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Weekly roundup: 5 digital marketing tips, trends and tactics

Our roundup of noteworthy digital marketing insights, tips and trends from last week’s news:

1. Mobile marketing: Is "cross-screen" the new "mobile-first"?

Remember "mobile first"? Brands are starting to realize that mobile isn't the beginning and the end of consumer engagement; it's one of two or three screens that consumers use throughout the day, writes Lauren Johnson on Mobile Marketer. Marketers who can master "cross-screen" engagement across multiple devices — from smartphones to tablets to laptops — and often at the same time are the ones that will succeed. Still, "cross screen" marketing has its challenges, including finding the "right mix of content that is tailored to a specific device." Wacarra Yeomans, director of creative services at Responsys, says the answer lies in developing a responsive design that can adapt to different screen sizes and gadgets. "Responsive design isn't a silver bullet, but it allows marketers to prioritize and think through what specifically their mobile audience needs," she said.

Read more at Mobile Marketer

2. Social media: Forty-six surprising facts

It's easy to forget how quickly social media has taken off. Jeff Bullas, a blogger and author of Blogging the Smart Way, has designed an infographic that highlights just how quickly the channel has grown. Among the more interesting factoids:

  • Twitter’s fastest growing demographic is 55-64 year-olds.
  • 60 percent of Twitter users access it from their mobile.
  • Facebook posts achieve 75 percent of their total engagement in the first five hours after posting.
  • 46 percent of web users turn to social media before making a purchase.

Read more at JeffBullas.com

3. New school marketing: Big data lessons from Tesco

How did Tesco become a supermarket giant? By using customer data to build loyalty, says Sir Terry Leahy, Tesco's former CEO who spoke recently at the SAS Premiere Business Leadership Series in Orlando. Old-school marketing, he says, tells brands to give Coke fans an incentive to buy Pepsi. "That's how the whole industry is set up, to incentivize people to do what they're not already doing," said Leahy, "when you actually should reward and reinforce what they're already doing." But you can't do that until you know who your customers are.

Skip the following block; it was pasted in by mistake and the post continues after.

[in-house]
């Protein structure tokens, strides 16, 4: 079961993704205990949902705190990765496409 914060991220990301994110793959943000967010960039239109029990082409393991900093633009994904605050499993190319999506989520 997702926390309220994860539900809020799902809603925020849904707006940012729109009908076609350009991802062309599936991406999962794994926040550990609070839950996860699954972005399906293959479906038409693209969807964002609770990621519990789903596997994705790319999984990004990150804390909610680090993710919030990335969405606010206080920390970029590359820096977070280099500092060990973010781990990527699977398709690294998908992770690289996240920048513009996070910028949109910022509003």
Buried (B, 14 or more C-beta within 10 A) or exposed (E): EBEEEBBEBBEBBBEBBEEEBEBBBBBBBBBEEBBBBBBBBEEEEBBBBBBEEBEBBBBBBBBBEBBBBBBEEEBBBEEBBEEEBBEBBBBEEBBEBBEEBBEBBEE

Read more at Direct Marketing News

4. Mobile marketing: SMS may be more important than you think

Ever heard of "nomophobia"? It's the fear of being out of mobile contact and, according to one British study, it affects about half of all men and women. Eric Lazar, vice president of mobile CRM for ePrize, argues that digital marketers are missing an opportunity. “With nearly all phones equipped with SMS capabilities, and with consumers reading virtually every text within minutes after receipt, why is it that businesses still choose to forego this channel and rely solely on mobile optimized websites and native applications?” Here's what Lazar says mobile marketers are ignoring: 

  • SMS is a permission-based channel. So, yes, users "want to receive communications."
  • SMS isn't one-dimensional. It's a "truly interactive medium of push and pull to deliver information, tips, coupons, alerts and rewards, or engross consumers with karaoke, contests, surveys, and trivia."

Read more at The Next Web

5. Email marketing: How marketers can become more relevant

According to Daniel Burstein, director of editorial content at marketing research firm MECLABS, marketers can create better customer-focused messaging in their email marketing campaigns. Two examples:

  • Creative Co-Op, a jewelry wholesaler, used past purchase data to sell close-out products to customers who would most likely buy them based on past purchases. "This campaign was one of the company’s highest revenue-producing emails, delivering an 808% ROI in the first month alone," writes Burstein.
  • IHS, a Colorado-based information and services company, went after its hard-to-reach military customers by customizing newsletters based on their stated preferences and past behaviors. "You need a strategy to provide relevant content," advises Burstein. "[A]s prospects grow in your content and lead nurturing program, what was once relevant to them no longer is – the distance from brilliance to also-ran in content marketing is shorter than the distance between pop stardom and washed-up lounge singer."

Read more at MarketingSherpa

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